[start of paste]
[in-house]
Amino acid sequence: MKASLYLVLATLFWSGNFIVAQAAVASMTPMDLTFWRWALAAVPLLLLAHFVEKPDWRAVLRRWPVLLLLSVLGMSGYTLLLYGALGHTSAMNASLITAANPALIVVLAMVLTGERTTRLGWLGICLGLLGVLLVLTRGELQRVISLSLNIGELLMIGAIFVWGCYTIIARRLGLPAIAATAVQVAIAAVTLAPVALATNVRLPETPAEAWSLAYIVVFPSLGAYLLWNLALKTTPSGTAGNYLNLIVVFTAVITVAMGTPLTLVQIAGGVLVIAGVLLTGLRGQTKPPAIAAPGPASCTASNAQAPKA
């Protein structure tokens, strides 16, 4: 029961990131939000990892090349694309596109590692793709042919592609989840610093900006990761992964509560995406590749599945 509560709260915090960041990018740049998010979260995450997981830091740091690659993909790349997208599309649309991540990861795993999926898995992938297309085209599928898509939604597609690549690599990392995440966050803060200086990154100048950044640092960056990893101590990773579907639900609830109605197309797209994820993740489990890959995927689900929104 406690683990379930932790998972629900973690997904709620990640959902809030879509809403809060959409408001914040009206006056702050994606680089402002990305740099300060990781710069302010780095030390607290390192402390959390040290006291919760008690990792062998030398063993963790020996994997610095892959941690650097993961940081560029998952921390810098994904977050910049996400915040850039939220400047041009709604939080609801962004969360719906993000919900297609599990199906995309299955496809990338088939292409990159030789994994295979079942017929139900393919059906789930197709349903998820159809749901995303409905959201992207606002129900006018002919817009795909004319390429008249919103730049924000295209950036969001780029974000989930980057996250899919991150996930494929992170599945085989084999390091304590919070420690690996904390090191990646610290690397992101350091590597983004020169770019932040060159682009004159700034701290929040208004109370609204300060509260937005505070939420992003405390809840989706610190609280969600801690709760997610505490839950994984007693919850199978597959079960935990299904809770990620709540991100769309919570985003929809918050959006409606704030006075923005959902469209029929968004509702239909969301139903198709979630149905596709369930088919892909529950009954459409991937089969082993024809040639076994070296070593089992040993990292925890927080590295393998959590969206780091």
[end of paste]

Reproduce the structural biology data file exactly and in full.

[in-house]
Amino acid sequence: MKASLYLVLATLFWSGNFIVAQAAVASMTPMDLTFWRWALAAVPLLLLAHFVEKPDWRAVLRRWPVLLLLSVLGMSGYTLLLYGALGHTSAMNASLITAANPALIVVLAMVLTGERTTRLGWLGICLGLLGVLLVLTRGELQRVISLSLNIGELLMIGAIFVWGCYTIIARRLGLPAIAATAVQVAIAAVTLAPVALATNVRLPETPAEAWSLAYIVVFPSLGAYLLWNLALKTTPSGTAGNYLNLIVVFTAVITVAMGTPLTLVQIAGGVLVIAGVLLTGLRGQTKPPAIAAPGPASCTASNAQAPKA
């Protein structure tokens, strides 16, 4: 029961990131939000990892090349694309596109590692793709042919592609989840610093900006990761992964509560995406590749599945 509560709260915090960041990018740049998010979260995450997981830091740091690659993909790349997208599309649309991540990861795993999926898995992938297309085209599928898509939604597609690549690599990392995440966050803060200086990154100048950044640092960056990893101590990773579907639900609830109605197309797209994820993740489990890959995927689900929104 406690683990379930932790998972629900973690997904709620990640959902809030879509809403809060959409408001914040009206006056702050994606680089402002990305740099300060990781710069302010780095030390607290390192402390959390040290006291919760008690990792062998030398063993963790020996994997610095892959941690650097993961940081560029998952921390810098994904977050910049996400915040850039939220400047041009709604939080609801962004969360719906993000919900297609599990199906995309299955496809990338088939292409990159030789994994295979079942017929139900393919059906789930197709349903998820159809749901995303409905959201992207606002129900006018002919817009795909004319390429008249919103730049924000295209950036969001780029974000989930980057996250899919991150996930494929992170599945085989084999390091304590919070420690690996904390090191990646610290690397992101350091590597983004020169770019932040060159682009004159700034701290929040208004109370609204300060509260937005505070939420992003405390809840989706610190609280969600801690709760997610505490839950994984007693919850199978597959079960935990299904809770990620709540991100769309919570985003929809918050959006409606704030006075923005959902469209029929968004509702239909969301139903198709979630149905596709369930088919892909529950009954459409991937089969082993024809040639076994070296070593089992040993990292925890927080590295393998959590969206780091």